Very thoughtful and detailed description of how Zoom managed to achieve such high market share!
Product superiority definitely helped, as well as the freemium model.
For the monetization strategy and the sustainability, it may be important to assess the situation by segment. Specifically, for private users, it may be challenging to move to a subscription model, since there are many alternative free services (and product superiority may not justify the cost to users). For enterprise clients instead, it will be important to understand if/how Zoom will integrate to adjacent services – in fact, Microsoft Teams, as an example, has already integrated its video-conferencing tool with its chat and its digital collaboration platform. Such synergies, in the long term, may make a big difference for monetization and market share.
Very much needed platform, that can actually help “create” a market vs. simply facilitating transactions. In the article, I liked the perspective on network effects, as well as the thoughts on (1) the low disintermediation risk, given the specific customers provenance i.e. mostly travelers, (2) mitigating multihoming (low) costs, for example by offering services that can simplify the end-to-end experience. I agree setting up partnership with other service providers (e.g. AirBnB) could help expand user base as well as increase entry barriers for other players. Back to the initial point on “creating” a market, it could be interesting to understand what kind of partnerships (and potentially also advertising strategies) can help target the right audience and scale the platform.
Very interesting article and compelling platform – second-hand car transactions are exposed to information asymmetry that leads to overall opacity in the system, so this platform can bring a lot of value. With strong network effects but also low entry barriers and multihoming cost, competition is very high. It would be interesting to explore more the actions CarGurus can take to influence multihoming costs, in order to improve loyalty of users (car buyers). As an example, a strong offering on complementary services (e.g. maintenance, insurance, etc.) may be helpful. Lastly, another area that could be explored is the advertising stream – advertising revenues were mentioned and represent 11% of total revenues; it could also be powerful to explore how advertising investments (from CarGurus) could help increase traffic and so boost both transactions as well as advertising revenues.
Very clear and articulate description of the digital offering from Mercado Libre! Understanding the different services, with high degree of complementarity, helps realize why Mercado Libre is so successful. The founders could ride the wave of e-Commerce, as they believed in the opportunity well ahead all of possible competitors (e.g. existing offline retailers).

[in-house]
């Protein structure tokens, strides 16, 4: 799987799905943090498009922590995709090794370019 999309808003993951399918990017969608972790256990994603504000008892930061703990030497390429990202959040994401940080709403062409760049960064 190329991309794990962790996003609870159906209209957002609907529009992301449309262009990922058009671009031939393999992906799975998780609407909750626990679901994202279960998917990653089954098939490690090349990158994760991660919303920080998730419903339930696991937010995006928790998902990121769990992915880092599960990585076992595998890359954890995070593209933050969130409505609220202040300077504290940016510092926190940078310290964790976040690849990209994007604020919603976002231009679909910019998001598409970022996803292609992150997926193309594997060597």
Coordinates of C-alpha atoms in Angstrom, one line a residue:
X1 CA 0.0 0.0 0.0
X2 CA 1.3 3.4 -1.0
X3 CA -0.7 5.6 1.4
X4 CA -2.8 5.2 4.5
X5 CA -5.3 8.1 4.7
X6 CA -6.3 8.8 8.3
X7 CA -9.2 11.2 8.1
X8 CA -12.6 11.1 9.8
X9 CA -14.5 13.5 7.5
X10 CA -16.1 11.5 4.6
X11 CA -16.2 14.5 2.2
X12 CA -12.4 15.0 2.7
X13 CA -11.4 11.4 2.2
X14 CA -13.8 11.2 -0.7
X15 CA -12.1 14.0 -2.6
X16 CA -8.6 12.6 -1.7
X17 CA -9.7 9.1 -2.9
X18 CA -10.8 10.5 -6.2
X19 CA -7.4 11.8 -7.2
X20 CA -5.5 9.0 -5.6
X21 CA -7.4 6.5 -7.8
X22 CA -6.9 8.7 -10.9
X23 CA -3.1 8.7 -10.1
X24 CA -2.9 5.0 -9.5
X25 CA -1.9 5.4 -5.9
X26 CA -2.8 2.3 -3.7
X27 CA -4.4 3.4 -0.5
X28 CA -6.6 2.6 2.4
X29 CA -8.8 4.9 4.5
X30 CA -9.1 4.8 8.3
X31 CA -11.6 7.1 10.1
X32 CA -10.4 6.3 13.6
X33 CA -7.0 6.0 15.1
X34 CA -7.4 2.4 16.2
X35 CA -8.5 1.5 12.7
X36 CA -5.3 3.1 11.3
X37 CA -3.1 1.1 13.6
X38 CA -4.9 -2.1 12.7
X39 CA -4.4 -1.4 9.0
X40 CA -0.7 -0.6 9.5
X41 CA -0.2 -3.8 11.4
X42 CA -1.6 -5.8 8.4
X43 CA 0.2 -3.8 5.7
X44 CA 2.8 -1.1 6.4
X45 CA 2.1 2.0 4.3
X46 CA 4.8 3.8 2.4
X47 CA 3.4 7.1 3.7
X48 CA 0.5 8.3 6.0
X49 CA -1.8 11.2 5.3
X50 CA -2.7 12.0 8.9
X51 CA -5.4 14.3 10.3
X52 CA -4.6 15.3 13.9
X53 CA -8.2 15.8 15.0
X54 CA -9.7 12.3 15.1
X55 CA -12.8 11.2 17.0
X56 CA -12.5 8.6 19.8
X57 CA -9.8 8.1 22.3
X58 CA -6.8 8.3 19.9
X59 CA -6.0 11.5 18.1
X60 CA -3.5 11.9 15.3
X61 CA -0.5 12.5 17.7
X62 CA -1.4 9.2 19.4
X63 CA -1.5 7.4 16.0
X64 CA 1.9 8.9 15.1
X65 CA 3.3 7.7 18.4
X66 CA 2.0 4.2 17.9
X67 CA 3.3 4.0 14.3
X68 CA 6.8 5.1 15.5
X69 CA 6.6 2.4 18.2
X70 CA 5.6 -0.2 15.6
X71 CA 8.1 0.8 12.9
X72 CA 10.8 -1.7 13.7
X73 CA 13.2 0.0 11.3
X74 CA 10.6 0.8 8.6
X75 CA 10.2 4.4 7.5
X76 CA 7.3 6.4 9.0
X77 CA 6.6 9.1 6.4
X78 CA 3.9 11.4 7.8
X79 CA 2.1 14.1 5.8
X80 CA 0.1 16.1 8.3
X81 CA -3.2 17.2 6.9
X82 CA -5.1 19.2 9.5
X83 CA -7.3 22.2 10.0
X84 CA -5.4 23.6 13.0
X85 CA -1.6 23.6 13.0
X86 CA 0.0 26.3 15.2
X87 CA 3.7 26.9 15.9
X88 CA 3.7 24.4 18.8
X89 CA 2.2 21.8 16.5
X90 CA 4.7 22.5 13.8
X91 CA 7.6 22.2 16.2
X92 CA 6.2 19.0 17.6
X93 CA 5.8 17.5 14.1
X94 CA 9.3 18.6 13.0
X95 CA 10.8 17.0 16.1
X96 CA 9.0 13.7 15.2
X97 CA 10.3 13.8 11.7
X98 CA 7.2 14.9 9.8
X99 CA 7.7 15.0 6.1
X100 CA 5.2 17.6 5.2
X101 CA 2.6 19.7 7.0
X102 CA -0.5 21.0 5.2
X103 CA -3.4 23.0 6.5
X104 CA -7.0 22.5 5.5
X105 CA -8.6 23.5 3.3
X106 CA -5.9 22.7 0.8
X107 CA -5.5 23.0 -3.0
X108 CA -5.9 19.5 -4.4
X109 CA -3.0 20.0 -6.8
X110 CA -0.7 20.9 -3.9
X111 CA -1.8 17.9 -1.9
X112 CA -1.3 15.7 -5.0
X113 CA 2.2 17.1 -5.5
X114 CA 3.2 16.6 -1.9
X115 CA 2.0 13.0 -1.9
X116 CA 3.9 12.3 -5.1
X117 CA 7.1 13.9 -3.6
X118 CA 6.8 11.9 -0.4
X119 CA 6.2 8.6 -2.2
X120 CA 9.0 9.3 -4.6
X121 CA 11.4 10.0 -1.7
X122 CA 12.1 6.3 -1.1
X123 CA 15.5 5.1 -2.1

One thing that could be interesting to understand – it looks like the competitive advantage of Mercado Libre connects only to timing (i.e. they were among the first companies to leverage the power of digital in the retail industry). It would be important to define what the long term competitive advantage is (e.g. any tech advantage?) and if/how Mercado Libre could resist vs. new players (e.g. Amazon) which may enter the space.
The three reasons presented are compelling for this case – consumers’ trust (based on the overall Amazon brand), target audience (with a good product fit) and existing infrastructure (leveraging last mile delivery). More specifically, I fully agree that the existing relationship Amazon already has with many consumers can give incentives for people to try the solution. Similarly, the superlative efficiency focus of Amazon is what is required to crack online grocery. While all the reasons above position Amazon to be possibly the best player to disrupt this space, it will be interesting to understand if this space will actually be disrupted. In fact, there are still profitability questions that may not be overcome despite the great digital solutions Amazon is leveraging.
This case is absolutely interesting – specifically, I like how it described the different digital initiatives that were able to lower entry barriers in the space. Re. Digital Community and Digital Content, I agree these are dynamics that helped the brand grow in a very efficient way. One thought that could be interesting to explore in this case – what is the actual balance of inbound/organic digital marketing activities (i.e. the ones above) vs. paid digital marketing activities? In fact, several studies confirm that inbound/organic (free) activities have a very high ROI in the first stages of brand growth. Afterwards, paid activities are required, so it would be interesting to understand if/how they leveraged the opportunities of digital media also in this space.